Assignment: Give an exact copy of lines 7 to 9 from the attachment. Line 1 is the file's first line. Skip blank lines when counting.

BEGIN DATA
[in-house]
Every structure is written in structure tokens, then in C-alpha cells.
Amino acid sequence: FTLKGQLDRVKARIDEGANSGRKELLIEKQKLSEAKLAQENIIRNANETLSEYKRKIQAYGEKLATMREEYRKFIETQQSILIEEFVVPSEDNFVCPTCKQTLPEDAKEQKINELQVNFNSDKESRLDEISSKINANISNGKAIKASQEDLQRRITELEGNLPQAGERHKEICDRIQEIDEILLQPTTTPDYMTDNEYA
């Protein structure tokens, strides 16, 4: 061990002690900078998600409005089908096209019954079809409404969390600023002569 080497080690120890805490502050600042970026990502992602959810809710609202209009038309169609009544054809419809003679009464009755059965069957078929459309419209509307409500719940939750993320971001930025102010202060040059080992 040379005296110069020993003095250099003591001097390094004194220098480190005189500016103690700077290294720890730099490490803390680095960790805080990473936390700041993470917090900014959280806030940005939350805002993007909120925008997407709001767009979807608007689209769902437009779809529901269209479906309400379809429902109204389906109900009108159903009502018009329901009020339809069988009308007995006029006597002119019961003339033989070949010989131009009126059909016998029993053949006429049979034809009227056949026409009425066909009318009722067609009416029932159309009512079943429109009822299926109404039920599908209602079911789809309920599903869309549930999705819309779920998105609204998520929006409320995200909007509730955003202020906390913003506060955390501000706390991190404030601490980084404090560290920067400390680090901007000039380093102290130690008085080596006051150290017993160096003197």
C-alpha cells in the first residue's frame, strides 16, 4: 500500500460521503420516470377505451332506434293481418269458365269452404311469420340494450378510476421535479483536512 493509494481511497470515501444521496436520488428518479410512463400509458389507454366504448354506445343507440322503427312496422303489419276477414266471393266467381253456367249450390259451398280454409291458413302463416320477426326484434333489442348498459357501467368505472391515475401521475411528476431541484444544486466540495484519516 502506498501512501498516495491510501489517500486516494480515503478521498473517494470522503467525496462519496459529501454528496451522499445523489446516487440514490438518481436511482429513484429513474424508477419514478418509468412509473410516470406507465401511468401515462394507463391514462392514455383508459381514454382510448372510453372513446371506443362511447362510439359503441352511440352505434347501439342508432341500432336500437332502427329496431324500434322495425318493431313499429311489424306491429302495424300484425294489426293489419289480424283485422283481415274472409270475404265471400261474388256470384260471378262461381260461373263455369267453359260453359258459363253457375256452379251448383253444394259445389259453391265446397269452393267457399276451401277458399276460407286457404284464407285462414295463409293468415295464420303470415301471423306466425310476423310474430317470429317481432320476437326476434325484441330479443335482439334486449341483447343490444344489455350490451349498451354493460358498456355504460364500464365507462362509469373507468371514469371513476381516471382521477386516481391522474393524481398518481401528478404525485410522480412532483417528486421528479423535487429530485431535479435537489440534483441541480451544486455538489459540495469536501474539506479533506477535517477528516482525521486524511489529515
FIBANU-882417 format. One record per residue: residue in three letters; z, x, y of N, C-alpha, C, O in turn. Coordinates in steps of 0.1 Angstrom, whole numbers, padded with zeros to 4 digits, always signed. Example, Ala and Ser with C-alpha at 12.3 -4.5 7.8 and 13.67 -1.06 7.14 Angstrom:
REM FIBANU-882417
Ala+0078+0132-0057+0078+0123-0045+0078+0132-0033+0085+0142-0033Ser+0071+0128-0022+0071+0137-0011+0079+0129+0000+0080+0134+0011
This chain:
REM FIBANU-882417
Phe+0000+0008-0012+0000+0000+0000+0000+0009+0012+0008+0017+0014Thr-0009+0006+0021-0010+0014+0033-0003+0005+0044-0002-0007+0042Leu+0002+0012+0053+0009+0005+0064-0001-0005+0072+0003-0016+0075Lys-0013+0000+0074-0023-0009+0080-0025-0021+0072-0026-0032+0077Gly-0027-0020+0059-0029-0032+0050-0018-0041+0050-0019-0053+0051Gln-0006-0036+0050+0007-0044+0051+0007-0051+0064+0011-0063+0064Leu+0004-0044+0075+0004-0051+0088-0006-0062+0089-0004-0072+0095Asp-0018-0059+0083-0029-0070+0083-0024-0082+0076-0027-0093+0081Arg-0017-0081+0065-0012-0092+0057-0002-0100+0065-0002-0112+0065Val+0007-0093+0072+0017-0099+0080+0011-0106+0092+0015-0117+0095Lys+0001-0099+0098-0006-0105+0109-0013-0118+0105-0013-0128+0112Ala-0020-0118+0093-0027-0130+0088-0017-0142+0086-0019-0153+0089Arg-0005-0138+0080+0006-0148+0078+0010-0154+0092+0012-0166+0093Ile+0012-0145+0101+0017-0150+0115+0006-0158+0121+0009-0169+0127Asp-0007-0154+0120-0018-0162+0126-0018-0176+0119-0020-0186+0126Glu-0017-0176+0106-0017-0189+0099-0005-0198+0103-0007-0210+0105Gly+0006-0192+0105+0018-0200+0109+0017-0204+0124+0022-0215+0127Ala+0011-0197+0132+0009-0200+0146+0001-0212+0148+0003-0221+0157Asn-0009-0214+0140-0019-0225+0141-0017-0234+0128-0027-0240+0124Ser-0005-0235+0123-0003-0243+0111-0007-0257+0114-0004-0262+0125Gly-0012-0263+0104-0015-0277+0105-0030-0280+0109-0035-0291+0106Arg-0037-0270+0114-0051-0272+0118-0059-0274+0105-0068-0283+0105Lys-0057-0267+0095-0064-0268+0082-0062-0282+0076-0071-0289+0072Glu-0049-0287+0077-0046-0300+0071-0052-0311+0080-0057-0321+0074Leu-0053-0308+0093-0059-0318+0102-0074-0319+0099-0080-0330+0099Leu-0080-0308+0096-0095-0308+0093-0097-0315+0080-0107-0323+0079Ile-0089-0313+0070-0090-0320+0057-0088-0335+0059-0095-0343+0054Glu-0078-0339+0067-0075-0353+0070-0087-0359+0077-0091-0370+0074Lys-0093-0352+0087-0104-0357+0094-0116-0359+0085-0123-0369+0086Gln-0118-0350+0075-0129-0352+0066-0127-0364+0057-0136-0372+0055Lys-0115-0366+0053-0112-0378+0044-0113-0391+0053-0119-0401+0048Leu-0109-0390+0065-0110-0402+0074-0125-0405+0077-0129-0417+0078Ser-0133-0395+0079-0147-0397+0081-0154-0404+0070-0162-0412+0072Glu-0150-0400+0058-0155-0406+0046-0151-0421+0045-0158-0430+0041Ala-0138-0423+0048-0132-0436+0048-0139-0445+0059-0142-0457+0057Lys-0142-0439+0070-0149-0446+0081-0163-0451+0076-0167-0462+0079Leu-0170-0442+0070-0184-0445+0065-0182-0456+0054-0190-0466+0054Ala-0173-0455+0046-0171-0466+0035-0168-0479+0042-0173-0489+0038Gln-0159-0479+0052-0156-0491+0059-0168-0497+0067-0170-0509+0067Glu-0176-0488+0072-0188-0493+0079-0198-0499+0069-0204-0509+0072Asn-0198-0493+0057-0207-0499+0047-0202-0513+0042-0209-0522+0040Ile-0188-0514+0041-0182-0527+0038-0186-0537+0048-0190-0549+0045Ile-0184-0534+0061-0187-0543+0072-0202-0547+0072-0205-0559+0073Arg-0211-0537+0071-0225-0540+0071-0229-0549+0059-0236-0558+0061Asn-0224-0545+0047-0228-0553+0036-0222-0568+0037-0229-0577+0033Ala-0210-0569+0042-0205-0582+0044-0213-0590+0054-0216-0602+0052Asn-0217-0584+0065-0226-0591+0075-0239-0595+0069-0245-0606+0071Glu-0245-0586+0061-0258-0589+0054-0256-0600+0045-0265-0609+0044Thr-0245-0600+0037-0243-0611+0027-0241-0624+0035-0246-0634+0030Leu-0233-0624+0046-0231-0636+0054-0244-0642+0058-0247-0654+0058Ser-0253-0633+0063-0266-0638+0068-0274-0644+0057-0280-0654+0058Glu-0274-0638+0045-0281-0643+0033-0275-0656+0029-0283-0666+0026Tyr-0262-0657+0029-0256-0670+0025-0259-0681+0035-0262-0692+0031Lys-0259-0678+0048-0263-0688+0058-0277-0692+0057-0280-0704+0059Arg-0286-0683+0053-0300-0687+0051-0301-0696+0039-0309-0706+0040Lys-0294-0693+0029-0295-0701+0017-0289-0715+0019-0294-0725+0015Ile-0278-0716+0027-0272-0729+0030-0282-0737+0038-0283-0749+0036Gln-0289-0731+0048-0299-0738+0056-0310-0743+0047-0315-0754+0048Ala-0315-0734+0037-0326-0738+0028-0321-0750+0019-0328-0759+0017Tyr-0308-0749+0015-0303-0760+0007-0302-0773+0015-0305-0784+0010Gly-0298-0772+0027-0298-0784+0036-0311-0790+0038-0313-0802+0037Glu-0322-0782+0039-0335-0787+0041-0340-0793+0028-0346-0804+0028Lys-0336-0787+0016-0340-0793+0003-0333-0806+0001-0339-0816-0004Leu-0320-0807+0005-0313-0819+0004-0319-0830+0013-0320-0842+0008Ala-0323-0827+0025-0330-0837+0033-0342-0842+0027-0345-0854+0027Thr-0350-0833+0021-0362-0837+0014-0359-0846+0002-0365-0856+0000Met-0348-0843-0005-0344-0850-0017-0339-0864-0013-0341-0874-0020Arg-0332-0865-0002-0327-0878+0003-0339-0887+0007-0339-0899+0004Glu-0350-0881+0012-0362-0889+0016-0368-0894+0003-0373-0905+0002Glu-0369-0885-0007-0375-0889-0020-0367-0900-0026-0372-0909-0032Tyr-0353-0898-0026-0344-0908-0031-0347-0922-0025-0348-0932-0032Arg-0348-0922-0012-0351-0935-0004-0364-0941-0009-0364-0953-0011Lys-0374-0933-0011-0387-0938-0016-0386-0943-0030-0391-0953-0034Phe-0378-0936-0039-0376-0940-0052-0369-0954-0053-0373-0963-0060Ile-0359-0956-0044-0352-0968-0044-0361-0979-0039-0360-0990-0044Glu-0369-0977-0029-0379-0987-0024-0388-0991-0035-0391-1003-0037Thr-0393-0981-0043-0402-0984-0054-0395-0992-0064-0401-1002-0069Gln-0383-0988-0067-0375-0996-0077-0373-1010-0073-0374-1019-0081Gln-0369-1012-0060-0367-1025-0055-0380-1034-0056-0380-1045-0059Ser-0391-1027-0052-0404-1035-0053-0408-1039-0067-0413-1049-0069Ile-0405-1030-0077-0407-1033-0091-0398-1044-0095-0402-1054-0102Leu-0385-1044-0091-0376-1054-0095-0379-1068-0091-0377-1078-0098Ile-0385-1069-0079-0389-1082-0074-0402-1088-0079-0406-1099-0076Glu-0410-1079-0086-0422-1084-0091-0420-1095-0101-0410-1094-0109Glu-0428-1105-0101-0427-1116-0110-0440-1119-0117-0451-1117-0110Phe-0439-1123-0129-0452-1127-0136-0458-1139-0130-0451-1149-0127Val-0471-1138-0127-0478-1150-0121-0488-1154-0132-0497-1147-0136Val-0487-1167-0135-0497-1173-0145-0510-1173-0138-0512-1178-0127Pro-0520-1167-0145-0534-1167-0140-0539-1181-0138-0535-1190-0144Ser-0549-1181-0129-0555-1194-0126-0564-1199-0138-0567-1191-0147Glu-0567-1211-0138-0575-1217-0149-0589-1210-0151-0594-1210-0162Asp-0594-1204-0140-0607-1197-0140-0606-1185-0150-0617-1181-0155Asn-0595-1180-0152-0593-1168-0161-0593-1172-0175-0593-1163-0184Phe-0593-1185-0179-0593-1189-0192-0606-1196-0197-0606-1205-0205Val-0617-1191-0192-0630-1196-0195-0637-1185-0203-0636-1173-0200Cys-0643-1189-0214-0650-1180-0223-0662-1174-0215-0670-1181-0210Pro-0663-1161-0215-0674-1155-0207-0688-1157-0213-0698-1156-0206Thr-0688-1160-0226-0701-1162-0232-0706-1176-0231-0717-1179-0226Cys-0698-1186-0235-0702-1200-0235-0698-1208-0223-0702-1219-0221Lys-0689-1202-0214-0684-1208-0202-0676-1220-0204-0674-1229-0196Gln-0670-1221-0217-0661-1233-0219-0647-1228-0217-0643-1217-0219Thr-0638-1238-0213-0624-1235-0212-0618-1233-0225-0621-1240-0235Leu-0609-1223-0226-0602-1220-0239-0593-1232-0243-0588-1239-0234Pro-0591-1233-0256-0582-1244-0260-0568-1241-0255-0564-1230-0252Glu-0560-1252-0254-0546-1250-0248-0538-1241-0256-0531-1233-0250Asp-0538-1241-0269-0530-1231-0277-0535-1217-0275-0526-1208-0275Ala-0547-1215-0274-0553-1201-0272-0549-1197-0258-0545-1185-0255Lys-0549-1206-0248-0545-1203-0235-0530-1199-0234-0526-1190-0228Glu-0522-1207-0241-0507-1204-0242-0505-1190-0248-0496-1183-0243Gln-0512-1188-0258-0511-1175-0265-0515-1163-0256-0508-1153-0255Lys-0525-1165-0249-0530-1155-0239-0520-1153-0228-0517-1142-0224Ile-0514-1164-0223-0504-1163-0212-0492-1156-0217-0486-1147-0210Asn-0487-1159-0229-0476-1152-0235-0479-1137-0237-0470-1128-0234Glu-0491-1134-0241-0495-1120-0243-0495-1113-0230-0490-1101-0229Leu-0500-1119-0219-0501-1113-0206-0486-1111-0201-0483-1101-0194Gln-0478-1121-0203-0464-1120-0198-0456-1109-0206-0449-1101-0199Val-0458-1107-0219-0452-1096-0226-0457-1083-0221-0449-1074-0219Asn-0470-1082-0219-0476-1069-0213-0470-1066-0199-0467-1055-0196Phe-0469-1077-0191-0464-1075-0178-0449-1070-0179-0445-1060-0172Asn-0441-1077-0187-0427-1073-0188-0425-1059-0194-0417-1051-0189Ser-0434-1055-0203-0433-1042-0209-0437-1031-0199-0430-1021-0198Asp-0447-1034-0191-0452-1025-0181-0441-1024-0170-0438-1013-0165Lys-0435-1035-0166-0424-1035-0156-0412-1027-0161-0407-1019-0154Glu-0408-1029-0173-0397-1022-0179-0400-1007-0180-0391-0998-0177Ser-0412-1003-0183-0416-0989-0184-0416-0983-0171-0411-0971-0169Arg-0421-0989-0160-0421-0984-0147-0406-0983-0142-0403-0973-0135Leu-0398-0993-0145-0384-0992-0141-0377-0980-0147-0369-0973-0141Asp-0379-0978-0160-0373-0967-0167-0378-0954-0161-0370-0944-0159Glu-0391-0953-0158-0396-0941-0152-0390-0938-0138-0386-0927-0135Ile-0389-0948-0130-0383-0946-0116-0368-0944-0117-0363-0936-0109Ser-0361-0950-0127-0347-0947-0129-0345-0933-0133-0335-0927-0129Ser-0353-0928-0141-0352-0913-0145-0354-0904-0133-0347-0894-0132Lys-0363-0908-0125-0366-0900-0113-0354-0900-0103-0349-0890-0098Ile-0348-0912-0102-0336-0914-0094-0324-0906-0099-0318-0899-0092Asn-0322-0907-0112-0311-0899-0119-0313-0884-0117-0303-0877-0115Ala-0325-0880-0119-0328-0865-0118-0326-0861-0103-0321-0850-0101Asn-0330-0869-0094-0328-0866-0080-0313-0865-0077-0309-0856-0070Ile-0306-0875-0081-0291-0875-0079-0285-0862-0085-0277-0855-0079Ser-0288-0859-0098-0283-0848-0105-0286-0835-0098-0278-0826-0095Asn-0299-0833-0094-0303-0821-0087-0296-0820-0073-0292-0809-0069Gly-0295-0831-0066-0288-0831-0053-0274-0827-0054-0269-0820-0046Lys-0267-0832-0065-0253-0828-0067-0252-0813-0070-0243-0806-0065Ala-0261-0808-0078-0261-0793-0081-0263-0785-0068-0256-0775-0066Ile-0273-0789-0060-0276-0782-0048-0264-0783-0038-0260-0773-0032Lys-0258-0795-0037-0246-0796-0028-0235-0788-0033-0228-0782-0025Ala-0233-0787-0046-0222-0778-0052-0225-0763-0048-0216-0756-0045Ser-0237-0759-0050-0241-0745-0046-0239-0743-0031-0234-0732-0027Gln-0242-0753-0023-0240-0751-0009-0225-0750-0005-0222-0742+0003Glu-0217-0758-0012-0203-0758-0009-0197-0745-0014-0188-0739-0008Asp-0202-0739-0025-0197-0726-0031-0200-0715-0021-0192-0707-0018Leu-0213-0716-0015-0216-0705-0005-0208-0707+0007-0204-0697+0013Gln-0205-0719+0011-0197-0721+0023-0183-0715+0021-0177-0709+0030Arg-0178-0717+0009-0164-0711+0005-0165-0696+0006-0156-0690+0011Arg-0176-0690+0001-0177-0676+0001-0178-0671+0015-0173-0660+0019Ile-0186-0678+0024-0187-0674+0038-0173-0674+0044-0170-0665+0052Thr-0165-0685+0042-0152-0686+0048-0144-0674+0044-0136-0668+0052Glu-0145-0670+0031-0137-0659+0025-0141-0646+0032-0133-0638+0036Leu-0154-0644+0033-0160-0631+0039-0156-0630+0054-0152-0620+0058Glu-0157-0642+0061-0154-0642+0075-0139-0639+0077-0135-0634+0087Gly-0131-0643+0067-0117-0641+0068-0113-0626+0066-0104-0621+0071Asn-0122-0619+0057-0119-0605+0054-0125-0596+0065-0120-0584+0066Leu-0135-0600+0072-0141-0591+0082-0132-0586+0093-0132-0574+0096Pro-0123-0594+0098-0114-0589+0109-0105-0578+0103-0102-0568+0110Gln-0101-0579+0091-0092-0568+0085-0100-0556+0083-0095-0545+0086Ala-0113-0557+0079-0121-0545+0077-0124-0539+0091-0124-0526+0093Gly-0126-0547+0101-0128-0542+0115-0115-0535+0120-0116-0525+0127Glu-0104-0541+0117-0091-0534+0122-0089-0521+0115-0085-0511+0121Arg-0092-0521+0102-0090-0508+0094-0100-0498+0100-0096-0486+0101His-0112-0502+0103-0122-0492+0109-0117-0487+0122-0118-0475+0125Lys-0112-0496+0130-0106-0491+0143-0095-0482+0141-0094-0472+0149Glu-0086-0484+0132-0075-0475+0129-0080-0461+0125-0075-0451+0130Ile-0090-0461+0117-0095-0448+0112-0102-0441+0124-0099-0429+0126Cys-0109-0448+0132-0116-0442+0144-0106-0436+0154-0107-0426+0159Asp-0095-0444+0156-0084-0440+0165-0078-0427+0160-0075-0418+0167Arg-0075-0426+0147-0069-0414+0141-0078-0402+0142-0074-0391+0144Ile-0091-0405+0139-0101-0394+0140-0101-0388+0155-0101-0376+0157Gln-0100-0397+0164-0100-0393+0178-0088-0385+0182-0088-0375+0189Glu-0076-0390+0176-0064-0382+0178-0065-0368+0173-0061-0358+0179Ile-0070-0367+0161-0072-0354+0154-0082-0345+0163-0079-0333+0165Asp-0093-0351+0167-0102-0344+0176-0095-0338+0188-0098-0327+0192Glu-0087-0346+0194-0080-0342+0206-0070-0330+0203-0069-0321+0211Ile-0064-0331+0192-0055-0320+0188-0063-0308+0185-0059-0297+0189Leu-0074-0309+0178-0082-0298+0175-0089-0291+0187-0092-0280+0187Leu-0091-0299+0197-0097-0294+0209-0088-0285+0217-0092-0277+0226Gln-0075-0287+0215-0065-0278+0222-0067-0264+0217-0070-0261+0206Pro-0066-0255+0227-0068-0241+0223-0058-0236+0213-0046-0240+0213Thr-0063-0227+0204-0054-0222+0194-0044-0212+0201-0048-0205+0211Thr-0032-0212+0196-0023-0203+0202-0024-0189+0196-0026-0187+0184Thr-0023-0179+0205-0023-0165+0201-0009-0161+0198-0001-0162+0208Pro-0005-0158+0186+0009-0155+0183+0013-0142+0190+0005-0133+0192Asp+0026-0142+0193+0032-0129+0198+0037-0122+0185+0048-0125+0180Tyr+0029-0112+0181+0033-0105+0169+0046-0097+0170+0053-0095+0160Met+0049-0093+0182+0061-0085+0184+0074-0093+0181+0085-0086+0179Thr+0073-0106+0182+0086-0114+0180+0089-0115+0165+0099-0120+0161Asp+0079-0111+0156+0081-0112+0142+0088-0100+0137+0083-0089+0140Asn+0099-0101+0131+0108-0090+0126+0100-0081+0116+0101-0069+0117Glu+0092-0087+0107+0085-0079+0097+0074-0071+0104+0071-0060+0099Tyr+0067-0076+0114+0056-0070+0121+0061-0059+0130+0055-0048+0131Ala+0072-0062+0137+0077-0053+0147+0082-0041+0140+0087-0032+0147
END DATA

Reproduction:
REM FIBANU-882417
Ala+0078+0132-0057+0078+0123-0045+0078+0132-0033+0085+0142-0033Ser+0071+0128-0022+0071+0137-0011+0079+0129+0000+0080+0134+0011
This chain: